As another group of officers set out into the woods to look for him, Travis scampered unnoticed into the house. Leaving a trail of blood, he knuckle-walked through the kitchen, the bedroom, and into his room. Then he grasped his bedpost, heaved forward, and died.
Charla Nash’s injuries were overwhelming. Travis had bitten or torn away her eyelids, nose, jaw, lips, and most of her scalp. He’d broken nearly all the bones of her facial structure. He’d fully removed one of her hands and virtually all of the other. He’d rendered her blind.
And yet she did not die. Three days after the attack, in critical condition, Charla was flown by specialized jet from Stamford to the Cleveland Clinic. Fifteen months of intervention followed.
One month after the attack, her family filed a $50 million lawsuit against Sandy.
Sandy was alone.
After weeks of blistering coverage, journalists from around the world—who, hoping to coax Sandy out of the house, had left her flowers, coffee, and sympathy notes—had finally moved on. The reporting had included many inaccuracies, such as the unsubstantiated assertion (which Sandy never disputed) that Travis was the same chimpanzee who had appeared in the iconic Old Navy ads of the nineties and on The Maury Povich Show. The New York Post had accused Sandy of “weird jungle love” and all but said that she and Travis had sexual relations. Even after the press mob had lost interest in her chimp, the allegation that hurt her most was that she’d cared more about Travis than Charla. “I stabbed my own son,” she cried to friends on the phone. For a long time, inside her house, she refused to clean up his blood. She sat a gigantic stuffed chimpanzee in the leather chair in his room.
“I just—you just—you can’t imagine,” she sobbed into the phone late at night. “They cut off his head!” She was referring to the last time she’d seen Travis, when she’d gone to the crematorium to drop off his favorite tie-dyed T-shirt and discovered he’d been decapitated for rabies testing.
She tried to reconstitute her life. She visited occasionally with friends, and made trips to the casino. She continued shopping—much of it for clothes for her three grandchildren that she would end up never sending—until her house became impassable. She sat at her kitchen table and leafed through stacks of mail, old letters, old pictures, doodling Sue’s name on the back of envelopes. She tuned in nightly to Bill O’Reilly. She talked—and cried—on the phone incessantly; the subject was almost exclusively Travis. One of her daughter’s friends helped her set up a profile on Match.com; she went on a date with an elderly Stamford man who appalled her by requesting oral sex as they were having dinner.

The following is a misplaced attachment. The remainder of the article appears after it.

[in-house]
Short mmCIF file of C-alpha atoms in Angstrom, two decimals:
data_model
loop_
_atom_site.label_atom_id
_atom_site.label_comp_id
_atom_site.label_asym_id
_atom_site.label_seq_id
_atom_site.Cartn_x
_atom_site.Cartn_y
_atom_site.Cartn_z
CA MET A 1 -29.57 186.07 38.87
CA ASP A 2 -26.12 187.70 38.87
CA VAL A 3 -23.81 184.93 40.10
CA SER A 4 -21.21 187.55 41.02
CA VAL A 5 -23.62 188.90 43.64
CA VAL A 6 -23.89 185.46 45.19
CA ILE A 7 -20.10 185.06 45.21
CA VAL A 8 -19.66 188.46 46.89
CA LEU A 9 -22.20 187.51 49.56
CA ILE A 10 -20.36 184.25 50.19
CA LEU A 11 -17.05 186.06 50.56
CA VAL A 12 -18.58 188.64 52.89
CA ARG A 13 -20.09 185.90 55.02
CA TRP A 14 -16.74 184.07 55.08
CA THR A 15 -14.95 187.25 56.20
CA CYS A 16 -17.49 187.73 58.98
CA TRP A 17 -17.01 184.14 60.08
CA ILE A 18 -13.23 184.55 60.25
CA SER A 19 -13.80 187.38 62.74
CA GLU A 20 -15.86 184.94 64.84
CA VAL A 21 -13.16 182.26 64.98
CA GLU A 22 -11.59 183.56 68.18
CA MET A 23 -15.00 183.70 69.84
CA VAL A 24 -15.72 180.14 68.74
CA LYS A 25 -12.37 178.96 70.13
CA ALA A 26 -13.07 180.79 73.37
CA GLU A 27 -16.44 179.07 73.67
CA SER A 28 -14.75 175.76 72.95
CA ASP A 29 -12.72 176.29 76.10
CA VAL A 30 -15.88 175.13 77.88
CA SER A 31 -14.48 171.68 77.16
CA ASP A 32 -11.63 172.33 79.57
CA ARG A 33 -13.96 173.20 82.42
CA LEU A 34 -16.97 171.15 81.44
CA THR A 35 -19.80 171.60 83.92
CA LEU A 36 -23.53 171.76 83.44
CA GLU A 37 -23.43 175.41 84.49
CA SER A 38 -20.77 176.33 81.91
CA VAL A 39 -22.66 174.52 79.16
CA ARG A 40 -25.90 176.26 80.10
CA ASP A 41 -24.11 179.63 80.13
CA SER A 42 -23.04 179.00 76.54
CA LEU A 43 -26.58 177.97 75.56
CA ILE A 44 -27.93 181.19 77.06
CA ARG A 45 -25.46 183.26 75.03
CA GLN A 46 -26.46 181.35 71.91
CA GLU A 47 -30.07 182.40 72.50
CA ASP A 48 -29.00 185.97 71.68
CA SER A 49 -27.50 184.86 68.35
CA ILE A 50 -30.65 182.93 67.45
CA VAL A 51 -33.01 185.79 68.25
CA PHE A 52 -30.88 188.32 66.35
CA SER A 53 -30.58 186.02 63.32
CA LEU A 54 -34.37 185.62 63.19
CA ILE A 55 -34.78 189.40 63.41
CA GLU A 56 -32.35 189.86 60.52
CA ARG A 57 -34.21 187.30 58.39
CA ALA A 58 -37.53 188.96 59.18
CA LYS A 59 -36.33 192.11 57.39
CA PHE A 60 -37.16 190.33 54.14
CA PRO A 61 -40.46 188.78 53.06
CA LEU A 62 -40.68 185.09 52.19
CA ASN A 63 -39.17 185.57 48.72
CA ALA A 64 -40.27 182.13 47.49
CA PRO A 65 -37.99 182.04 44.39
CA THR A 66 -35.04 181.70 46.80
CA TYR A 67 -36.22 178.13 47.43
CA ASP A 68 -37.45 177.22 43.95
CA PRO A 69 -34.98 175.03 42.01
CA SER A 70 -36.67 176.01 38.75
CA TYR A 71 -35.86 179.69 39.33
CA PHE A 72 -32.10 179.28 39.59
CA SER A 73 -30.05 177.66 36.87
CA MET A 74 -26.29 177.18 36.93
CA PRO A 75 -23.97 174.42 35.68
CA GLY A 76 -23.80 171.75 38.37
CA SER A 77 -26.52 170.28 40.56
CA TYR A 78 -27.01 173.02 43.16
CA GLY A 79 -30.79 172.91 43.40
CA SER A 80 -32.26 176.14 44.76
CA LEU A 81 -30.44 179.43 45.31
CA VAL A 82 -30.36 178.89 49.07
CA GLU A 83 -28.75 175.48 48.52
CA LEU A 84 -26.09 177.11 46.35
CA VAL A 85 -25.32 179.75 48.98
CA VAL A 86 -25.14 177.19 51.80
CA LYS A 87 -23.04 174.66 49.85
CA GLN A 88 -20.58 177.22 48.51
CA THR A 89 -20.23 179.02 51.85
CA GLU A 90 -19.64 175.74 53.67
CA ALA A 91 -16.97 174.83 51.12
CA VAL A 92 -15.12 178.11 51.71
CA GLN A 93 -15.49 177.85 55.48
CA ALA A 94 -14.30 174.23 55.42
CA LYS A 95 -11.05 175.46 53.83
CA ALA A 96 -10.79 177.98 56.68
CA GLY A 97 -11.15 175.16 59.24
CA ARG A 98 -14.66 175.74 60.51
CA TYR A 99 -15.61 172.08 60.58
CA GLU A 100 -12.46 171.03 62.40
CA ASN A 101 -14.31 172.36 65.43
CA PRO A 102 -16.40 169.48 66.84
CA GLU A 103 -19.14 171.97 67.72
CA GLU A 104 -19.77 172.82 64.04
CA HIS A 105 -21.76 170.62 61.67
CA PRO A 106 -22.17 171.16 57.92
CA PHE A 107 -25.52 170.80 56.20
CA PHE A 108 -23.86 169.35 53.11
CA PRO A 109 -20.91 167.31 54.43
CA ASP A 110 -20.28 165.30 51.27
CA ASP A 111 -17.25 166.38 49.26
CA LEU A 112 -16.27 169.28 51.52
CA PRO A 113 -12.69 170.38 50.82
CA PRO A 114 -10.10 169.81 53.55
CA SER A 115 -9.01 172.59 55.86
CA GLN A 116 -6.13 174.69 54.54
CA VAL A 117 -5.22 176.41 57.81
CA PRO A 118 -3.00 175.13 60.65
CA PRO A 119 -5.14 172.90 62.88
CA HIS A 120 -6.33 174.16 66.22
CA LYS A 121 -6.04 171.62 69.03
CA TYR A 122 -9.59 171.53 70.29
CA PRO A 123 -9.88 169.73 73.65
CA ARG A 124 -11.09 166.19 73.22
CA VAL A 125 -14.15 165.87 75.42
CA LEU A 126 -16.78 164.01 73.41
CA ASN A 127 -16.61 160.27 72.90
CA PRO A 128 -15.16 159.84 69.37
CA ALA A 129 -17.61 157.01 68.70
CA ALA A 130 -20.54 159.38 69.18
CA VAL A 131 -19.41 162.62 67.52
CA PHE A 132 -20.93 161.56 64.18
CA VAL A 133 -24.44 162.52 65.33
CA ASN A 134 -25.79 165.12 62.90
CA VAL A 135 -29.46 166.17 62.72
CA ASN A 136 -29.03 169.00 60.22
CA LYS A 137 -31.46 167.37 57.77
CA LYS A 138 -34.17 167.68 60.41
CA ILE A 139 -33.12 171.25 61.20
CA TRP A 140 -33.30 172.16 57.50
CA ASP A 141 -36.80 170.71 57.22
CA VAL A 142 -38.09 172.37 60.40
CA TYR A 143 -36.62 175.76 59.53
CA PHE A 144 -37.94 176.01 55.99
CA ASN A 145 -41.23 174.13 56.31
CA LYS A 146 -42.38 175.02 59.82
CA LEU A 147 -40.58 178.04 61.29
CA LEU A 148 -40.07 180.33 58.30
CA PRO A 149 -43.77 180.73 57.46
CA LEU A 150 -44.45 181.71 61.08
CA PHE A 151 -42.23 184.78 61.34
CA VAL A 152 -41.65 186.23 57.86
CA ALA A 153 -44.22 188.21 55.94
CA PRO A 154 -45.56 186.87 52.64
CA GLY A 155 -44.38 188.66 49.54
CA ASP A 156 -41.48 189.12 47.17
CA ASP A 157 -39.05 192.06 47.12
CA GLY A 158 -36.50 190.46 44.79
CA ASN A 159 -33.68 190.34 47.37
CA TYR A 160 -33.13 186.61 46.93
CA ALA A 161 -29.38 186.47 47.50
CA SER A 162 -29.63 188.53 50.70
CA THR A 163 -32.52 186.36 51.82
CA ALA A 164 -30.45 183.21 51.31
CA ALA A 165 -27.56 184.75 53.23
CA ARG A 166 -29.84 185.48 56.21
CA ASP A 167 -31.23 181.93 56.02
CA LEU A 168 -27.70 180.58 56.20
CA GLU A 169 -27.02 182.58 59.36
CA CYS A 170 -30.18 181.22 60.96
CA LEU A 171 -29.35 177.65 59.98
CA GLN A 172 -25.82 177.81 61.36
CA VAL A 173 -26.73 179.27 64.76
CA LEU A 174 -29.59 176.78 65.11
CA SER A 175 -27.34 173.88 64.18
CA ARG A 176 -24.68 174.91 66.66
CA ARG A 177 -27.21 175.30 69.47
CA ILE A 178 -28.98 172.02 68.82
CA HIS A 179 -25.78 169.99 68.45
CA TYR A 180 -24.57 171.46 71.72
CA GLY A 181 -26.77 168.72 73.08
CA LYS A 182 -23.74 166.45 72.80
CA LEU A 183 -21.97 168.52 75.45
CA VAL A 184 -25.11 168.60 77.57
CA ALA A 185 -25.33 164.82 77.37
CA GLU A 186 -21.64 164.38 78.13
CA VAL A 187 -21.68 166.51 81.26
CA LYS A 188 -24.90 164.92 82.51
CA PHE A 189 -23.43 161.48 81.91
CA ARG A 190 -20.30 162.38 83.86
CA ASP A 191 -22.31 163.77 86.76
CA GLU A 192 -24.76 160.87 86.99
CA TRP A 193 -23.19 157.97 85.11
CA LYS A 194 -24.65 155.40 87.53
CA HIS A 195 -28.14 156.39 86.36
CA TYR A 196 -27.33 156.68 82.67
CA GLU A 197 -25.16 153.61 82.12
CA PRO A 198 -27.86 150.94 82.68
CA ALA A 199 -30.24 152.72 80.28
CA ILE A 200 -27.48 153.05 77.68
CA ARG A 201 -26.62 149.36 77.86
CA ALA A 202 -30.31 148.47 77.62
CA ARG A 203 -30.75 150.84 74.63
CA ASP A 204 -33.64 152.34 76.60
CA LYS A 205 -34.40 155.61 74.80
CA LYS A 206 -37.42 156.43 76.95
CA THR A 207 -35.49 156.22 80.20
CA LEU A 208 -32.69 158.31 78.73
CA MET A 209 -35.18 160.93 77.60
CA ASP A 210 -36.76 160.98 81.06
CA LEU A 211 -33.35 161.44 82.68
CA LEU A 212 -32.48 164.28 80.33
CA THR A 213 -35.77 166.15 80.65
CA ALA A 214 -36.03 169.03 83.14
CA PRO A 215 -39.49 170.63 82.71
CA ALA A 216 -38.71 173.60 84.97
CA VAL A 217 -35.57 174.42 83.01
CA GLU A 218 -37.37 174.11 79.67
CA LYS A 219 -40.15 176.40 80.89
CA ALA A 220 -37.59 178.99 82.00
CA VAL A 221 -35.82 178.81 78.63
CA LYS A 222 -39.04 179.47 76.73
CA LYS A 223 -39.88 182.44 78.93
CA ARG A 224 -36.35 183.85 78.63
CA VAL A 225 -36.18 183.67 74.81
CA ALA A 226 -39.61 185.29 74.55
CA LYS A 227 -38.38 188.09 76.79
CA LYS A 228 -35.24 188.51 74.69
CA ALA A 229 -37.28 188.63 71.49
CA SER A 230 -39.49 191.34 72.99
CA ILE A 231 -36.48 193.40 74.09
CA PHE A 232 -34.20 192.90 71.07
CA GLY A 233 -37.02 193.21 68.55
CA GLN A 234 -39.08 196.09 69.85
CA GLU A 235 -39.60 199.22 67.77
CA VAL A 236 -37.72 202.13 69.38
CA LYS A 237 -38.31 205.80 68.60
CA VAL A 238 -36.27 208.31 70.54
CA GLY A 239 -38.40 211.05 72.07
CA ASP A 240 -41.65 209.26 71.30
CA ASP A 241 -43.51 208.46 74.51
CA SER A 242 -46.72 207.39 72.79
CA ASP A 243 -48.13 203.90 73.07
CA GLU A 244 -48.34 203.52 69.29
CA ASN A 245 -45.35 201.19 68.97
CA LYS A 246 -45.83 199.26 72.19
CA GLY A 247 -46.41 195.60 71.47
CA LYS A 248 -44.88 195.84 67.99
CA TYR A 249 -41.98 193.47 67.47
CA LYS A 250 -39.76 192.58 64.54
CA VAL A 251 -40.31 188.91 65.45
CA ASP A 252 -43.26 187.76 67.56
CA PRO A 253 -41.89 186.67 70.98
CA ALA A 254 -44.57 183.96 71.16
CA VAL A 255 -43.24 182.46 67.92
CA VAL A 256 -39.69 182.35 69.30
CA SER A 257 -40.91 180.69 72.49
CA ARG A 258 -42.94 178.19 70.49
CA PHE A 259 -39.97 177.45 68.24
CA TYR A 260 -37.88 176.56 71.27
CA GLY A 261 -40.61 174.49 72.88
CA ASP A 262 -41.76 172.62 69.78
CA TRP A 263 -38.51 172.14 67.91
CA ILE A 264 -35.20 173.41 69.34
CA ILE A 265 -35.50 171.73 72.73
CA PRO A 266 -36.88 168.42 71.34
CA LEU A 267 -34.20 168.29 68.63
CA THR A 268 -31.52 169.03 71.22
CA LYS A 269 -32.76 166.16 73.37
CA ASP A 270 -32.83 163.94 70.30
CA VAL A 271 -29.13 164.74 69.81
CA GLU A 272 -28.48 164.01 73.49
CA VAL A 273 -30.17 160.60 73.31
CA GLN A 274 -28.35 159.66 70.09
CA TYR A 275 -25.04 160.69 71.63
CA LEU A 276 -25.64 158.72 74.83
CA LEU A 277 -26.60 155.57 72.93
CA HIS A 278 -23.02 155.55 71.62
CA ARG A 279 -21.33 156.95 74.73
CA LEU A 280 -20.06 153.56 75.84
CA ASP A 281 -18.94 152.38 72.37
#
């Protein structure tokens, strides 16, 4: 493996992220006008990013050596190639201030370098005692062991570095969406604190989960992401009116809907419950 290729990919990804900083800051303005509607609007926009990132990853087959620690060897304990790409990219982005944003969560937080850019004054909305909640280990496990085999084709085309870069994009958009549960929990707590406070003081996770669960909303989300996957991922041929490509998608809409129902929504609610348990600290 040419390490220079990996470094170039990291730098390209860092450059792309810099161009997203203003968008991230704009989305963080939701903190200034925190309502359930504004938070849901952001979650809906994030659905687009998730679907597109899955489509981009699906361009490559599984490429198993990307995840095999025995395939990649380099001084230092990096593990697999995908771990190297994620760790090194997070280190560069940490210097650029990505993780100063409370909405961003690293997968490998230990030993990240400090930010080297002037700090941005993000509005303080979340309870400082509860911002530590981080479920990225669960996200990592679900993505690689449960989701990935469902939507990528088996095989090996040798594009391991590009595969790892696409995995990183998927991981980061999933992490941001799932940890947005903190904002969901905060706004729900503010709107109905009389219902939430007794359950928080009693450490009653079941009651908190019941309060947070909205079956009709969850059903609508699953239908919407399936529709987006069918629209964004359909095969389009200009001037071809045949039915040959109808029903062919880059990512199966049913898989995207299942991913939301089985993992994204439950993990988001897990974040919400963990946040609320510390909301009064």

In the end, all that was really left for Sandy were animals. She put bowls outside for the raccoons. She fed deer in the yard from her hands. And she found another chimpanzee. His name was Chance. She knew she could never bring him back to Connecticut, so she contributed money to a friend out of state, and the two women were to assume a kind of joint custody. One spring day, she sat on a couch in the woman’s mobile home. Chance, about a year old, stretched his young, long body out across her lap. Sandy tickled his belly. He climbed all over her. The two of them snuggled and played. They opened their mouths wide and put them up against each other’s. Sandy’s makeup ran with her tears.
Back in Connecticut one day last summer, shortly before sunset, Sandy was alone, outside, feeding the animals. She looked up. A cloud formation resembling a fish’s backbone was unspooling against the sky. She found her camera, held it up, and clicked.
Sometime later, her chest began hurting. The pain came on quickly and intensified. Frightened, she called a friend, who drove over to her house to sit with her. A hot bath provided no relief. The friend called 911. She put Sandy in her car, in her pink bathrobe and slippers, and drove her down Rock Rimmon Road, to meet the ambulance on its way.
At the ER, tests determined Sandy’s aorta was bulging. She was prepared for emergency surgery. In the operating room, two hours in, Sandy’s lungs filled with blood.
And then they were all gone. All the Herolds were dead.
Last May, Charla Nash was transferred to a long-term assisted-living facility outside Boston. The innumerable cosmetic surgeries she has undergone have accomplished little cosmetically. On her 56th birthday, nine months after the attack, in what will undoubtedly go down as one of the most extraordinary moments in television history, she revealed her face—a bulbous surface of transmogrified skin—to Oprah Winfrey; she told Winfrey she remembers nothing from the attack and is disinclined to worry about how others see her. “I just look different,” she said. “Things happen in life that you can’t change. It’s a tragedy.” She is financially insolvent; her brothers and a team of representatives are apparently shopping two book ideas and weighing several movie deals on her behalf. Her daughter is in her freshman year of college. Through Brigham and Women’s Hospital, she is hoping to become the world’s first face- and double-hand-transplant recipient.